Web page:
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Posture, spontaneous movements, and behavioural state organisation in infants affected by brain
Fabrizio Fermi”‘“, Heinz F.R. Prechtl”, Giovanni Cionib, M. Federica Roversi”, Christa Einspieler”, Claudia Gallo”,
Paola B. Paolicellib, Giovanni Battista Cavazzutia “Institute of Paediatrics and Neonatal Medicine, University of Modena, Modem, Ztuly
bStelZa Man’s Scientific Znstitute and INPE University of Piss, Piss, Italy ‘Institute of Physiology, University of Graz, Graz, Austria
Received 10 June 1997; accepted 27 August 1997
Posture, quantity of spontaneous movement patterns, quality of general movements (GMs), and behavioural state organisation were studied in nine infants affected by documented brain malformations. A single 1 h video recording of five infants and two or more serial video recordings of another four infants were performed after birth. The graphic representation of single movement patterns (actogram) and of behavioural states of one video recording was performed in eight out of nine infants. The quality of GMs was assessed according to Prechtl’s method in all video recordings. All nine infants showed a less variable posture than normal newborn infants and an unusual resting posture was detected in seven infants. Poor behavioural state organisation without sleep cycles was common to the nine infants and excessive wakefulness was observed in six infants. As for the quantity of single movement patterns, six infants lacked one or two movement patterns normally present in healthy newborn infants. An abnormal quality of GMs was noted in all nine infants and distinct motor abnormalities were observed in single infants. A monotonous and sometimes stereotyped sequence of different body parts involved in the movement (i.e. poor repertoire GMs) was common to all infants. In the four infants of whom two or more video recordings were available, initial poor repertoire GMs were followed by a further deterioration in movement quality. No relationship was found between the quantity of defective brain tissue, lack of a specific part of the brain, type and severity of GM and posture abnormalities. 0 1997 Elsevier Science Ireland Ltd.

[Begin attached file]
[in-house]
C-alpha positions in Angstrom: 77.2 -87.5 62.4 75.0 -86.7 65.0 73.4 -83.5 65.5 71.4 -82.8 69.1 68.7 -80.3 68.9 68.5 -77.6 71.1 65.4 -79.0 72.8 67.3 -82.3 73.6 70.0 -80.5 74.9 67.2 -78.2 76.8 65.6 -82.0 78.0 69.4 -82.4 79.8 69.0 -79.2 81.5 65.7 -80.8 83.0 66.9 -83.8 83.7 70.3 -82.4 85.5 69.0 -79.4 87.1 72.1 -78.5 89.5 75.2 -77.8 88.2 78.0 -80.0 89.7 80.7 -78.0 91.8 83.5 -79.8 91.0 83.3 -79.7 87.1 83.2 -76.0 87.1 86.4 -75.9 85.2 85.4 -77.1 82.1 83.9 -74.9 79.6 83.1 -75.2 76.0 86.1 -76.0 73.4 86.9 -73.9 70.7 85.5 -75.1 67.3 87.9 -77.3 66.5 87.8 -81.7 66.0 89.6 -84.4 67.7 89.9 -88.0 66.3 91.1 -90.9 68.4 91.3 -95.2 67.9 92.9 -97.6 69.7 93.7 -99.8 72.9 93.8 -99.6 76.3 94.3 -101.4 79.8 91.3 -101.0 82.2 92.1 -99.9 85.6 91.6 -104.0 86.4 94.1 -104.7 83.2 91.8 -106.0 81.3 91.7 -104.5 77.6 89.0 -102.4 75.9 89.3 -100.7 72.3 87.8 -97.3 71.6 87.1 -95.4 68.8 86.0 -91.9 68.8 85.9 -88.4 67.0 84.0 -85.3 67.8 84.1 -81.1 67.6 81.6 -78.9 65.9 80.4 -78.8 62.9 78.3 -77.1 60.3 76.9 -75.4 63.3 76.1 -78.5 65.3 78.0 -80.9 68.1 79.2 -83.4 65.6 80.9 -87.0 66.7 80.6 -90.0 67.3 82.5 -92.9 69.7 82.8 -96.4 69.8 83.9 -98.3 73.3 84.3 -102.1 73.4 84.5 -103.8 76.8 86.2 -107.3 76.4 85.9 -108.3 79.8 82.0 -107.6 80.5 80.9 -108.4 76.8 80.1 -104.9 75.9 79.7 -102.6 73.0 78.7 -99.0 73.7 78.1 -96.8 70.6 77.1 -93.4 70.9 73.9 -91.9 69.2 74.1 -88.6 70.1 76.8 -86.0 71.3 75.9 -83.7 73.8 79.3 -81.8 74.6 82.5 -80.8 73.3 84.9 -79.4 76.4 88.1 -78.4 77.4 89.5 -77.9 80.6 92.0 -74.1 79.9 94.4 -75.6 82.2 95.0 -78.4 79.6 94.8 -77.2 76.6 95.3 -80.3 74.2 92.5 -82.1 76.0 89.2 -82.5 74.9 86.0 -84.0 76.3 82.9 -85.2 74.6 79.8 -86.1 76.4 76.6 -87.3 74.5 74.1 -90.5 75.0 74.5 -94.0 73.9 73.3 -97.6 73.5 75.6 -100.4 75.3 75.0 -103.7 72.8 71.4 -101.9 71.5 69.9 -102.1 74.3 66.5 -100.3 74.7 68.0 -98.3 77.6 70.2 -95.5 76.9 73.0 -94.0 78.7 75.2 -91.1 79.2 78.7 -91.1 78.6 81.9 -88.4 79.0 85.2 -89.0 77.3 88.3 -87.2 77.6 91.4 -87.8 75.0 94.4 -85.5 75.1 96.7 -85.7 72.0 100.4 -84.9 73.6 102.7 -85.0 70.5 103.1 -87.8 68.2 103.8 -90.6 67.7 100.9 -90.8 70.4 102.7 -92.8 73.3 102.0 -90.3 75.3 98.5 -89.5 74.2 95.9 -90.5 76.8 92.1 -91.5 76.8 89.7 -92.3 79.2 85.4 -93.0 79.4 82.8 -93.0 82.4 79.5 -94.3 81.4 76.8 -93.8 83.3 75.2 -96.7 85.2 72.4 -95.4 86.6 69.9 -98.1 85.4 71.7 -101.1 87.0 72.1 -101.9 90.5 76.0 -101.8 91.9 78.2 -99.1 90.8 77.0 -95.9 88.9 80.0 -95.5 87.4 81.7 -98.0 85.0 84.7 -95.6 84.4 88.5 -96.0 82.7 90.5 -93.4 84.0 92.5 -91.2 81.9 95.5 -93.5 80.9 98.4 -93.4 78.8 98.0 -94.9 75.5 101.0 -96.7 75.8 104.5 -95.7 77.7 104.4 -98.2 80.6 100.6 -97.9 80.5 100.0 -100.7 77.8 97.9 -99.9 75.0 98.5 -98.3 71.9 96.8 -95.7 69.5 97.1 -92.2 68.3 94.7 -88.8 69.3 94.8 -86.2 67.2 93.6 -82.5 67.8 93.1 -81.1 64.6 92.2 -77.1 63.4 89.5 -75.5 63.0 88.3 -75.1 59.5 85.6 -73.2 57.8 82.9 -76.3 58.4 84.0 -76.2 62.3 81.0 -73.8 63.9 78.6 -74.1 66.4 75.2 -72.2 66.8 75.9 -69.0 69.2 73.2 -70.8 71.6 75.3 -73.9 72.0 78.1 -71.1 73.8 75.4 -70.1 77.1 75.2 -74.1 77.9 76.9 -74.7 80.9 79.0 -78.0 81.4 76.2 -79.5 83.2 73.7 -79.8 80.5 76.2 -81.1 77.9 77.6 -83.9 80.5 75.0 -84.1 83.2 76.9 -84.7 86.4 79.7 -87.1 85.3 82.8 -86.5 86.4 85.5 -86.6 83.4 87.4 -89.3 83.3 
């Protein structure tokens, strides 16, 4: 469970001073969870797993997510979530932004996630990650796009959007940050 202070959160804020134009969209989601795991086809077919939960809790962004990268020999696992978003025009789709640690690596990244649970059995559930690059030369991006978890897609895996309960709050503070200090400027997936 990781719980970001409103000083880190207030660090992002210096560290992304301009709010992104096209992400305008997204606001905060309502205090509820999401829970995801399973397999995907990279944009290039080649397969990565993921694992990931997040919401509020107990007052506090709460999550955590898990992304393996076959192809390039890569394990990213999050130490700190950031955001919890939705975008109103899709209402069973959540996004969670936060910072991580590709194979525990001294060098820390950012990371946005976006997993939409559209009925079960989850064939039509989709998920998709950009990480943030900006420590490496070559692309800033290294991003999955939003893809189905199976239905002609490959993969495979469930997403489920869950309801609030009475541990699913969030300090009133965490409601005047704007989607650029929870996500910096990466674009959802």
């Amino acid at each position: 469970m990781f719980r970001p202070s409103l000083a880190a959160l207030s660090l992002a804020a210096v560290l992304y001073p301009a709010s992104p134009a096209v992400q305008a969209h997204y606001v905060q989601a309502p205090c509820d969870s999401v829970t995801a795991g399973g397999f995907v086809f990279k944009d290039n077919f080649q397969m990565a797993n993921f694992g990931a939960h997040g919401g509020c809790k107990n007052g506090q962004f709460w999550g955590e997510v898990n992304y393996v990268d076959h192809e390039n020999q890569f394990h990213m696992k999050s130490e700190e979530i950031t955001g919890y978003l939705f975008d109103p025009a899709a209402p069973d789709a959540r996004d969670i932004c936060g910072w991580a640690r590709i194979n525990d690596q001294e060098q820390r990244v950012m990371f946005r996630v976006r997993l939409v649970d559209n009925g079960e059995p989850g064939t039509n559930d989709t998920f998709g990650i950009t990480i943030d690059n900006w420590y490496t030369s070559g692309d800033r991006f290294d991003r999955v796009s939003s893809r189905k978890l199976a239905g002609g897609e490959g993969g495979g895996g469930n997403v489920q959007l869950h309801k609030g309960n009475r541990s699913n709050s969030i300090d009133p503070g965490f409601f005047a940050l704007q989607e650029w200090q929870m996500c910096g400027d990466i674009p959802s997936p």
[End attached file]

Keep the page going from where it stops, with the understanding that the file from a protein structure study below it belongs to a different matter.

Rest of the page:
*Corresponding author. Tel.: + 39 59 422178; fax: + 39 59 424583; e-mail: ferrarif@C220.unimo.it
0378-3782/97/$17.00 0 1997 Elsevier Science Ireland Ltd. All rights reserved. PZZ SO378-3782(97)00095-9
88 F. Ferrari et al. I Early Human Development 50 (1997) 87-11.3
Key~ods: Newborn infant; Brain malformation: Spontaneous movements; General movement quality; Posture; Behavioural states
A number of studies on fetuses and newborn infants [ 1,3,4,9,11,17,19,22,24] have shown that spontaneous motor activity is affected by brain lesions or impairment. Of the whole motor repertoire, attention has been focused on a specific motor pattern i.e. general movements (GMs) which, when observed repeatedly, can be used as an early marker for brain dysfunction . GMs are gross body movements involving head. trunk and limbs with variable amplitude, speed, and force: they can be recognised in fetal life from 9-10 weeks postmenstrual age (PMA)  onwards, and after birth the! continue to be present until 16-20 weeks post-term age [ 171.
In the case of brain damage a number of GM abnormalities have been recognised. namely poor repertoire of GMs, cramped-synchronised GMs and chaotic GMs 191 (for definitions see below). The most severe lesions (i.e. extensive cystic periventricu- lar and/or subcortical leukomalacia, severe hypoxic-ischaemic encephalopathy ) are usually accompanied by the cramped-synchronized GM t:ype [4.9,19]. Less severe lesions, like germinal matrix/intraventricular haemorrhages (GMH-NH) and/or non-cystic leukomalacia, as well as localised periventricular leukomalacia with small cysts, are usually accompanied by poor repertoire GMs of variable duration [4,9,19]. Chaotic GMs are also observed transiently in Iarge GMH-IVHs and in anencephalic fetuses [9,24]. From previous findings it is evident that fetuses with major brain malformations will not produce GMs of normal quality.
Which are the motor abnormalities, if any, observed in infants affected by more 111 less severe brain malformations?
The present study examines posture, spontaneous movements and behavioural srate organisation in infants affected by distinct brain malformations.
The following questions are specifically addressed:
1. what is the repertoire of spontaneous movements and postures in a variety of brain malformations?
2. does the lack of specific parts of the brain specifically influence GM quality and posture?
3. is there a relationship between the quantity of defective brain tissue and the degrw of abnormality of GMs?
4. is the state organisation affected in infants with brain malformations?
Posture, quantity of spontaneous movement patterns, quality of general move- ments, and behavioural state organisation were studied in 6 full-term and in 3 preteml infants selected on the basis of documented brain malformation. All the infants were born between 1985 and 1996 either in Modena or in Pisa. Parents gave their informed consent for the video recordings. Clinical data of the cases are provided in Table 1.
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